W3C home > Mailing lists > Public > www-style@w3.org > June 2012

RE: [css4-background] background-position-x and background-position-y or logical directions

From: Sylvain Galineau <sylvaing@microsoft.com>
Date: Tue, 26 Jun 2012 15:50:19 +0000
To: Florian Rivoal <florianr@opera.com>, "www-style@w3.org" <www-style@w3.org>
Message-ID: <3C4041FF83E1E04A986B6DC50F0178290AD38846@TK5EX14MBXC265.redmond.corp.microsoft.com>

[Florian Rivoal:]
> On Mon, 25 Jun 2012 23:41:33 +0200, Tab Atkins Jr. <jackalmage@gmail.com>
> wrote:
> >> If the plan is to solve this use case (spriting), we should do a
> >> better job than using background-position hacks.
> >
> > I'm with fantasai.  The only use-case I've ever seen for
> > background-position-x/y is image spriting, but bg-pos is really shitty
> > for spriting.  The right way is to either use Media Fragments, or come
> > up with something else in CSS that accomplishes the same thing.
> I understand the sentiment, but not implementing background-position-x/y is
> a difficult position to maintain when it is supported by browsers with a
> combined market share of maybe more than 70% (ie + chrome + safari).
> Content is being written for it, and lacking support causes issues.

I think it is being suggested that a very large fraction of the content that 
does depend on these properties targets background spriting. If that is true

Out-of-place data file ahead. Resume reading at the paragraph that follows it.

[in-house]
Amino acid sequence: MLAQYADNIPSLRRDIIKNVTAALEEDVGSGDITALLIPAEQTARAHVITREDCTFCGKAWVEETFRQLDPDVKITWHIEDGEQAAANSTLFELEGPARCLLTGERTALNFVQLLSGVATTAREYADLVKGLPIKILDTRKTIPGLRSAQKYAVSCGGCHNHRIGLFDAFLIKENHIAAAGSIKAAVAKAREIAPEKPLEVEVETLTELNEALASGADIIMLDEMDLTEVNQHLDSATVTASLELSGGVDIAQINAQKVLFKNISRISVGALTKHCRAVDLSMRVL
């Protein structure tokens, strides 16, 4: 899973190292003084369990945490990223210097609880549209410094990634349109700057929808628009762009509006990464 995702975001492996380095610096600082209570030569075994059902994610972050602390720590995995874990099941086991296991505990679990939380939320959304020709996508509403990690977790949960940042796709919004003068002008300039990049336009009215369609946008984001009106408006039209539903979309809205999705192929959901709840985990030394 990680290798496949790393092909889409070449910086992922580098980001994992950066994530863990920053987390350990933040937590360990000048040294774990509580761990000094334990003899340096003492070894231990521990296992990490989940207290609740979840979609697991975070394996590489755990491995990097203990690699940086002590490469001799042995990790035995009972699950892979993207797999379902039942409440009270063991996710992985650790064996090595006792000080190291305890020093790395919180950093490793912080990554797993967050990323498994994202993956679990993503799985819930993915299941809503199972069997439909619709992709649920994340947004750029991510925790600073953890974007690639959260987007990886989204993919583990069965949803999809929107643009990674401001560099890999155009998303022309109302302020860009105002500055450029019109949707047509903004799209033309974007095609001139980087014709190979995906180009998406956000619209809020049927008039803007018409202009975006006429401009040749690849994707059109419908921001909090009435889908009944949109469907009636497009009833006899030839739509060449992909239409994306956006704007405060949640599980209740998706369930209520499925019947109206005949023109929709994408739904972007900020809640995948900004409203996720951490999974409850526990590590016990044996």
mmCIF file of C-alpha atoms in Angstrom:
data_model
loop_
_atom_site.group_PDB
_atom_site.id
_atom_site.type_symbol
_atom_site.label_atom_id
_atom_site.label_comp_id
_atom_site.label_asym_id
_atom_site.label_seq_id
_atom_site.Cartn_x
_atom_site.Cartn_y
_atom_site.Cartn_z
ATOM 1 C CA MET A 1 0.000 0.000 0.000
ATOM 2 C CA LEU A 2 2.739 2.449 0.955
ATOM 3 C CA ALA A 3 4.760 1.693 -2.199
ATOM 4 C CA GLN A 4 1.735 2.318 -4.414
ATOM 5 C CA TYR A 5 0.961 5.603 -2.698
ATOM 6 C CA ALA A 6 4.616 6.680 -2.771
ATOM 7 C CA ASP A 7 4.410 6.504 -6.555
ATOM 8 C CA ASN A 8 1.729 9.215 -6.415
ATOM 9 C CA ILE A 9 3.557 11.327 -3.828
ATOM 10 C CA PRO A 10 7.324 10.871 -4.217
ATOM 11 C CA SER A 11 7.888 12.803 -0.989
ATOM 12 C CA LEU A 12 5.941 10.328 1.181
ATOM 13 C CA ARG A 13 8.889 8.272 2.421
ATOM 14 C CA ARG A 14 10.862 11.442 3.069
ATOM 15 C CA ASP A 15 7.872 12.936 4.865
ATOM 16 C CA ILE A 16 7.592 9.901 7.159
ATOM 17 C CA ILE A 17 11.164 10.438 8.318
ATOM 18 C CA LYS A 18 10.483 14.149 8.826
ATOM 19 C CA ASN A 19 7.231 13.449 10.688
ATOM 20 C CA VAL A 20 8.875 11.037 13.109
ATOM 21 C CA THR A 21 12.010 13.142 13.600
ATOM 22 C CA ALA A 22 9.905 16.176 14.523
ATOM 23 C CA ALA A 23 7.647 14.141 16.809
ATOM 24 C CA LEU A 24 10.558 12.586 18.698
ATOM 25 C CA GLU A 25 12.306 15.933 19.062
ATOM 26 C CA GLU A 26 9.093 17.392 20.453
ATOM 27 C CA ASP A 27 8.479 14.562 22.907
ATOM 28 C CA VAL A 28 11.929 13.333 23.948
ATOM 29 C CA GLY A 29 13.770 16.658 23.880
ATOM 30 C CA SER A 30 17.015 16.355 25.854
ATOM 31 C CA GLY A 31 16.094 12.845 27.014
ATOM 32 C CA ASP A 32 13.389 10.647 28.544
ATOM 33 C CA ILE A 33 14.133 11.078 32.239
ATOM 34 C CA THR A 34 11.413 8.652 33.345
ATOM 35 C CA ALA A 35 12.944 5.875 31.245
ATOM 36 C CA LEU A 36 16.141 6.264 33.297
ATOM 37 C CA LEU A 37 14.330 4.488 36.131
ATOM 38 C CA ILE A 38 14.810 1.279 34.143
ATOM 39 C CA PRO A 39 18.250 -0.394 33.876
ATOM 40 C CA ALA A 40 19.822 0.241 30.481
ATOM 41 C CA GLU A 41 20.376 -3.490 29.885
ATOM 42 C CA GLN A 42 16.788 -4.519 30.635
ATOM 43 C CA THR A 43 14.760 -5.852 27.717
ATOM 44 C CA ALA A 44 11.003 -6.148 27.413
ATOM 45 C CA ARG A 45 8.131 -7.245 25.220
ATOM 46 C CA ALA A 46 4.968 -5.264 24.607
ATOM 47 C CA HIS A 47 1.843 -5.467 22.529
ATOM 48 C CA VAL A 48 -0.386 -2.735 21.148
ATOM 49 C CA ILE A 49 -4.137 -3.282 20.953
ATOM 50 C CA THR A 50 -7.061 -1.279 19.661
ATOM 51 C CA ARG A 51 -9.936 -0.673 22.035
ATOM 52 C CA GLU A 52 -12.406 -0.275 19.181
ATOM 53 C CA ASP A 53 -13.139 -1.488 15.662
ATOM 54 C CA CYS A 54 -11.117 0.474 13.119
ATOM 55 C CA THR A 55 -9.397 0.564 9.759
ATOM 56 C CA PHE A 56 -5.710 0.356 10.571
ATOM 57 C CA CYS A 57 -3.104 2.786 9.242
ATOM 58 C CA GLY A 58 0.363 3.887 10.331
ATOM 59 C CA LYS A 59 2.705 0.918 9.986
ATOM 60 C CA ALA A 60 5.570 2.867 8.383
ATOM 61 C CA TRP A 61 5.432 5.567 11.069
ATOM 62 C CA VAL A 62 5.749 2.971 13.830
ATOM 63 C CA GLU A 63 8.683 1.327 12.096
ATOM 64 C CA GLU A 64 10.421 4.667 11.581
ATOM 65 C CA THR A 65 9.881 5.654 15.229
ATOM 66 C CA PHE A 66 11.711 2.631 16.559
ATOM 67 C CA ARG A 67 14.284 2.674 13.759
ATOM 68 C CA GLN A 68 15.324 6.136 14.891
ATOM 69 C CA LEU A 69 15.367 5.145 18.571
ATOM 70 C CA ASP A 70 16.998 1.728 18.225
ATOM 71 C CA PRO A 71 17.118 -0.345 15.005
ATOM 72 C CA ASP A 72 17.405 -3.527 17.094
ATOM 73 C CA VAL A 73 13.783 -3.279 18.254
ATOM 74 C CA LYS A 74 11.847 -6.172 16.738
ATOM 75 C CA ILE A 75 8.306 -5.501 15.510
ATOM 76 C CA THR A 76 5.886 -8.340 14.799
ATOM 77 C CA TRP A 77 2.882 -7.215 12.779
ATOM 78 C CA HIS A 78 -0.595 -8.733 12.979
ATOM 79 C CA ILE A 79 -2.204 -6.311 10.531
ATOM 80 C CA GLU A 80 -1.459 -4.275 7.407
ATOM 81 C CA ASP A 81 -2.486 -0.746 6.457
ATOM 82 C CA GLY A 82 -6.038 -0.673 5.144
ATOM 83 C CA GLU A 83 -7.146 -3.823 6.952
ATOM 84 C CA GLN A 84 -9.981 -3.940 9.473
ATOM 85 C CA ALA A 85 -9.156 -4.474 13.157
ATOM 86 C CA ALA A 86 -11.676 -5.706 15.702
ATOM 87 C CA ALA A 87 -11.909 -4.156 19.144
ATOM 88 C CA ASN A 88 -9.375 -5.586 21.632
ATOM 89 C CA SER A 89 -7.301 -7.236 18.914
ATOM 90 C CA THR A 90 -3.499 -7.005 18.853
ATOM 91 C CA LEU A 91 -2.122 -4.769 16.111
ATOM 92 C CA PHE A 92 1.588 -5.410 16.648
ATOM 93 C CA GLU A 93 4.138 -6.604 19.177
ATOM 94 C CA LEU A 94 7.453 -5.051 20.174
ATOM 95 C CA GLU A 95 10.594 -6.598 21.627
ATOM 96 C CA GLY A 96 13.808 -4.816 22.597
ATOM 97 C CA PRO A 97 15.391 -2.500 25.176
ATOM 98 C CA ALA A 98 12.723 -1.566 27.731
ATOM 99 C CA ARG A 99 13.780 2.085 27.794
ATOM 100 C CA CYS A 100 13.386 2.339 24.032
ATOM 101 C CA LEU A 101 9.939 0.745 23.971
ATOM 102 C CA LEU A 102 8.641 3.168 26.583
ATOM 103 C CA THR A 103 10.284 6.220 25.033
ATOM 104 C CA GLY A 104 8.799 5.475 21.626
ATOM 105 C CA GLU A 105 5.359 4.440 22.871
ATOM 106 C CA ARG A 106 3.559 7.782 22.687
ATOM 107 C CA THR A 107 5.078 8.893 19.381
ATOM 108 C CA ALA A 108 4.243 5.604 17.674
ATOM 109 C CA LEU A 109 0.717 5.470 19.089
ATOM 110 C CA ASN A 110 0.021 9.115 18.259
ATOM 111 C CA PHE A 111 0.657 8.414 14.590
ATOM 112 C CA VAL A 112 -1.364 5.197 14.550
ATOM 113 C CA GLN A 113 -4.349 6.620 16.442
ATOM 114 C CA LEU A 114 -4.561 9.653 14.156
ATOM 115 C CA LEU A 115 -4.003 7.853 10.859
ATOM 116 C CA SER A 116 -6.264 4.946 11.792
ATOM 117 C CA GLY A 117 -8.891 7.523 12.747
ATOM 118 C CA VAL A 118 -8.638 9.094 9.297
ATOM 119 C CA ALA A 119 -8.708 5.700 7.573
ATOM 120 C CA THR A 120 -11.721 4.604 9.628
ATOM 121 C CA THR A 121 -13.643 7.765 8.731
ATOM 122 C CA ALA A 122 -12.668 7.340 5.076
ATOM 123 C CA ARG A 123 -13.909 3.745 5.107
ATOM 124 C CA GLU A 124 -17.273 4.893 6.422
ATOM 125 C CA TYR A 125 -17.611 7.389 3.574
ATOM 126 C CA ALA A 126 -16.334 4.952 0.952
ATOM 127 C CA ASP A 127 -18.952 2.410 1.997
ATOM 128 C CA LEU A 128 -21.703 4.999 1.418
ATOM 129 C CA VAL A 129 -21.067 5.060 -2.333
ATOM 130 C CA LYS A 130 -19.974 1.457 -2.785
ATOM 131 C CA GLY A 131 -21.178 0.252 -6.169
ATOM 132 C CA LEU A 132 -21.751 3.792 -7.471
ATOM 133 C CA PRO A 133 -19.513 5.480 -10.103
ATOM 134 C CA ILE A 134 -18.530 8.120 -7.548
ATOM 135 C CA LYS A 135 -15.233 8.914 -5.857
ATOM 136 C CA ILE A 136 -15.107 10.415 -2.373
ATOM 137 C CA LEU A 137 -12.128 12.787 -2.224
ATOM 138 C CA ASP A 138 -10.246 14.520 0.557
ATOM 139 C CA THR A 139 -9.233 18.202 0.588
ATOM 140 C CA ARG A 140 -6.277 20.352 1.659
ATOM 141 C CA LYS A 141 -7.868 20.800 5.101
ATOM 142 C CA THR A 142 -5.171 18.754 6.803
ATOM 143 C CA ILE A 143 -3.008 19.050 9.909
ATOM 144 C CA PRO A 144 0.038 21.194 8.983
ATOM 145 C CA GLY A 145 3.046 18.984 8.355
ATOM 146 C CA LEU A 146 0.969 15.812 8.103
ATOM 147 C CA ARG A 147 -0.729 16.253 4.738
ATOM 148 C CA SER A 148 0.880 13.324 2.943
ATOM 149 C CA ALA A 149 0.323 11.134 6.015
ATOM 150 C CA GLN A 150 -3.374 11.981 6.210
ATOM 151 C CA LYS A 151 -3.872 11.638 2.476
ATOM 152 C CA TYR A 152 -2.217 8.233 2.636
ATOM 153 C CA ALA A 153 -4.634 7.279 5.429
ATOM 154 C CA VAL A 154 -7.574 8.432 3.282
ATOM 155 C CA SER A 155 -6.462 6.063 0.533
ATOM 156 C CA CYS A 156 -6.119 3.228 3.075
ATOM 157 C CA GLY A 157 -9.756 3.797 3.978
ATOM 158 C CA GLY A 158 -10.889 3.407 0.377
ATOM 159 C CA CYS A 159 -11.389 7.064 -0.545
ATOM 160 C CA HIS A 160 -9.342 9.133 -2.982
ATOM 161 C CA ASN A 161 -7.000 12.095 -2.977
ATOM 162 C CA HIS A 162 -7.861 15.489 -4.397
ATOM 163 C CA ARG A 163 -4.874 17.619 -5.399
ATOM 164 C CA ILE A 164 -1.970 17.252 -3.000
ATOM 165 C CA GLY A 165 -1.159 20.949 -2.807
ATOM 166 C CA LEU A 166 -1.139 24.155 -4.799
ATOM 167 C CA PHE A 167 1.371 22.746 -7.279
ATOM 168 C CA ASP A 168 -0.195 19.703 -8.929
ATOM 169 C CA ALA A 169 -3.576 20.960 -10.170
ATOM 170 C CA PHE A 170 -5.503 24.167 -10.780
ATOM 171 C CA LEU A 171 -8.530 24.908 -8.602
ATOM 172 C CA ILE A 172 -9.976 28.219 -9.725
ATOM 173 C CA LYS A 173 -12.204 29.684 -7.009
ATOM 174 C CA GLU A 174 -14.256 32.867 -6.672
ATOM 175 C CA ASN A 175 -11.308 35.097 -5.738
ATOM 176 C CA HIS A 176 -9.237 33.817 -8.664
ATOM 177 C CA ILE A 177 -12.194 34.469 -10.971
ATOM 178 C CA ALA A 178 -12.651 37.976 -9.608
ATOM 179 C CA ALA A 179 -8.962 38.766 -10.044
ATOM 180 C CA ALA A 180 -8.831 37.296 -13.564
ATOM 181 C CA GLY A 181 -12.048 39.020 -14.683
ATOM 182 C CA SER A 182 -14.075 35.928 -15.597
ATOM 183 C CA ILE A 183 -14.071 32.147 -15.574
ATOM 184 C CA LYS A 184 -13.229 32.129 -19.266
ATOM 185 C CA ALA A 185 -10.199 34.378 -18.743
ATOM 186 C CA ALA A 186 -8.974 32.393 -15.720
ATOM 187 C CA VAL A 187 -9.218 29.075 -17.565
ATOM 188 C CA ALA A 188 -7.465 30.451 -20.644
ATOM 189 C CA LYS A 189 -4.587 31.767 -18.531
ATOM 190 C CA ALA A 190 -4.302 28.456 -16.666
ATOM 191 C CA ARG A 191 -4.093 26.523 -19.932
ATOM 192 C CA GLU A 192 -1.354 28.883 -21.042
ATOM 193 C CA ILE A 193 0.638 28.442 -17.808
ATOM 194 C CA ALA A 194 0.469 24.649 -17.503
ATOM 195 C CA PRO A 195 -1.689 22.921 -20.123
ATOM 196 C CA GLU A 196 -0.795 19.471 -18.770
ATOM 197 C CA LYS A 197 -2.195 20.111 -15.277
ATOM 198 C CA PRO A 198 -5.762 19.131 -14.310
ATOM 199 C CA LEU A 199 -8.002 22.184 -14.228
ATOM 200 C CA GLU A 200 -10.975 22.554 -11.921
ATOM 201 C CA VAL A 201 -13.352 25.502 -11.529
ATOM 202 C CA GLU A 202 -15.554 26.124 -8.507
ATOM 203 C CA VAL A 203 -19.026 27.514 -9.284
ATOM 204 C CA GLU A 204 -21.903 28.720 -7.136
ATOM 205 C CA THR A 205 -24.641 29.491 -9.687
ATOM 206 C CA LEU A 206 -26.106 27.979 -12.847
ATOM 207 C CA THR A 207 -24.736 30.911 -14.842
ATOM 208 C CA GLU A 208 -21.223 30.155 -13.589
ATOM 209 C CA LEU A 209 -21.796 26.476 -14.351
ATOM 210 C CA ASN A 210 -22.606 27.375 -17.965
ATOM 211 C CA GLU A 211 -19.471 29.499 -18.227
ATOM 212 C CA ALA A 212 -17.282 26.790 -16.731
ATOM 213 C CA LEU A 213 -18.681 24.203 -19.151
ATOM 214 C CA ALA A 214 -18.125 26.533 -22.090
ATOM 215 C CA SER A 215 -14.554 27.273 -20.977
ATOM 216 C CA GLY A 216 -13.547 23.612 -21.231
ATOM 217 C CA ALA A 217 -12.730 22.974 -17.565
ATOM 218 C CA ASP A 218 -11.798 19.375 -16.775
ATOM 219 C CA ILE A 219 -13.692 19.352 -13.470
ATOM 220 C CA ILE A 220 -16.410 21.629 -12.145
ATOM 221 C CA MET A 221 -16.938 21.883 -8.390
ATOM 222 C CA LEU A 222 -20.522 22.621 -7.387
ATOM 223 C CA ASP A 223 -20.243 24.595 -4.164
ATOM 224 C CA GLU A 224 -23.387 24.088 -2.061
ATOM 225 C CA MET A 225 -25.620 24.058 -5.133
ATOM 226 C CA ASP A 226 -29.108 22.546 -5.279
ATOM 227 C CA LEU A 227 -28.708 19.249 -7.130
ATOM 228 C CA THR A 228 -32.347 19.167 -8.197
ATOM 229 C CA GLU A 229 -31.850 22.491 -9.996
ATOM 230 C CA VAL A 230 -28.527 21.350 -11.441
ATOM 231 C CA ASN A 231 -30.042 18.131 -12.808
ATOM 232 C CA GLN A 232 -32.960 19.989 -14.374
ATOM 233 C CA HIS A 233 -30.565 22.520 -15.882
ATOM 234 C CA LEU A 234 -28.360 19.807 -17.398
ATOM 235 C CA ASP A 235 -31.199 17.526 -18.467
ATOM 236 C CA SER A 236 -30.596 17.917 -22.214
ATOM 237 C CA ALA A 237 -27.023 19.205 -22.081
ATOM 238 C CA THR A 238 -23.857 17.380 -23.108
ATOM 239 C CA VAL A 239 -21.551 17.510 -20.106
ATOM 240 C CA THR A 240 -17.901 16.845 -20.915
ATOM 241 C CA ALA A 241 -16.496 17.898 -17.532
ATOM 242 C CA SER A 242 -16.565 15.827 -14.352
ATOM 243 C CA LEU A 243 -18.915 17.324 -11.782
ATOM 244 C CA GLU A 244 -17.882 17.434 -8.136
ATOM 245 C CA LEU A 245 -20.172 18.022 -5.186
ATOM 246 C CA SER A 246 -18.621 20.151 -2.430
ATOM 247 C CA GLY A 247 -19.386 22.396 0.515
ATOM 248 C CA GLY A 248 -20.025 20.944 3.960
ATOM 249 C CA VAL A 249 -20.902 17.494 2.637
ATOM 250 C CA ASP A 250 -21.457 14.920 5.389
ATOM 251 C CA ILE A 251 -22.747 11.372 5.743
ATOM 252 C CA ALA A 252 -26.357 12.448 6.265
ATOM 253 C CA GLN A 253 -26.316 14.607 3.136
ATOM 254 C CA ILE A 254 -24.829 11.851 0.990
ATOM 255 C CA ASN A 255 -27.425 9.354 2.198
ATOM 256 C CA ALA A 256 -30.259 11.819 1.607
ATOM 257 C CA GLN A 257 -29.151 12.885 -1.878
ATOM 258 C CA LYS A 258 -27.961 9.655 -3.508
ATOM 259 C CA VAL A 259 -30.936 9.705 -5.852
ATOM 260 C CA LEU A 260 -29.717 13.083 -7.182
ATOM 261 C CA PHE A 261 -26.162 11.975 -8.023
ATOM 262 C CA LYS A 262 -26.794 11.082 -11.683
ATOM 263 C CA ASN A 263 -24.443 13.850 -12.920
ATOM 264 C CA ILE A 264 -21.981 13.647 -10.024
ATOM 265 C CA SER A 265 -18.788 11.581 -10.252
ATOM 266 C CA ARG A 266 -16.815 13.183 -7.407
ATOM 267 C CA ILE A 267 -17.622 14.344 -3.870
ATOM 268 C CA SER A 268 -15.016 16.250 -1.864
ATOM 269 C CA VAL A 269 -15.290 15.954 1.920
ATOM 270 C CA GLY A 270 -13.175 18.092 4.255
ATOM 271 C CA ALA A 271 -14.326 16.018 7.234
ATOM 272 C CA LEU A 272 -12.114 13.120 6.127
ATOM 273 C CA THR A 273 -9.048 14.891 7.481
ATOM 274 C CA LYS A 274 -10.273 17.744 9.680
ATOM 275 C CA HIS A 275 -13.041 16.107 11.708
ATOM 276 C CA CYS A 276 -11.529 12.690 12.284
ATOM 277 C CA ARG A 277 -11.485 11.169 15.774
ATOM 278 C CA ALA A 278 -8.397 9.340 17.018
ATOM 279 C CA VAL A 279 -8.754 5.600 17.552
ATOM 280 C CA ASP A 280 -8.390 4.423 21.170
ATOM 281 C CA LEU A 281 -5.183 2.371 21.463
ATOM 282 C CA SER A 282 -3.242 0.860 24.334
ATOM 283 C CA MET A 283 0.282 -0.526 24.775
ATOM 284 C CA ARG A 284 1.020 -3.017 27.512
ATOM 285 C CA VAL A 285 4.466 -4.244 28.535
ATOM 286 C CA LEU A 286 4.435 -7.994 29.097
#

then it is imo legitimate to suggest that we would be better off addressing 
the scenario with better tools so as to deprecate these properties. Yes, I 
understand just adding support for them may be the cheaper engineering solution 
at the moment; still, I am not aware of any evidence that suggests these properties
were designed for spriting i.e. this approach may be relatively cheap, fast and 
compatible with conotent *and* also suboptimal for implementors and authors alike.

If it isn't true true that spriting is the primary/main use-case then we need to make 
sure we understand the other use-cases so that we can in fact standardize these
properties properly for everyone.
> If you're willing to drop support for it, the question will be much easier
> to settle. Until then, the temptation to add support for it in Opera (and
> maybe Mozilla, but I can't speak for them) will remain.
Speaking for ourselves I think we have established we are willing to drop features to 
the extent there is a standard equivalent e.g. see the legacy IE filter property in 
IE10 [1]. I cannot say whether or when we would flip this particular switch at the 
Moment but in principle we have no opposition to dropping support for legacy features 
given solid interoperable standard alternatives.

[1] http://blogs.msdn.com/b/ie/archive/2012/06/04/legacy-dx-filters-removed-from-ie10-release-preview.aspx

Received on Tuesday, 26 June 2012 15:51:15 UTC

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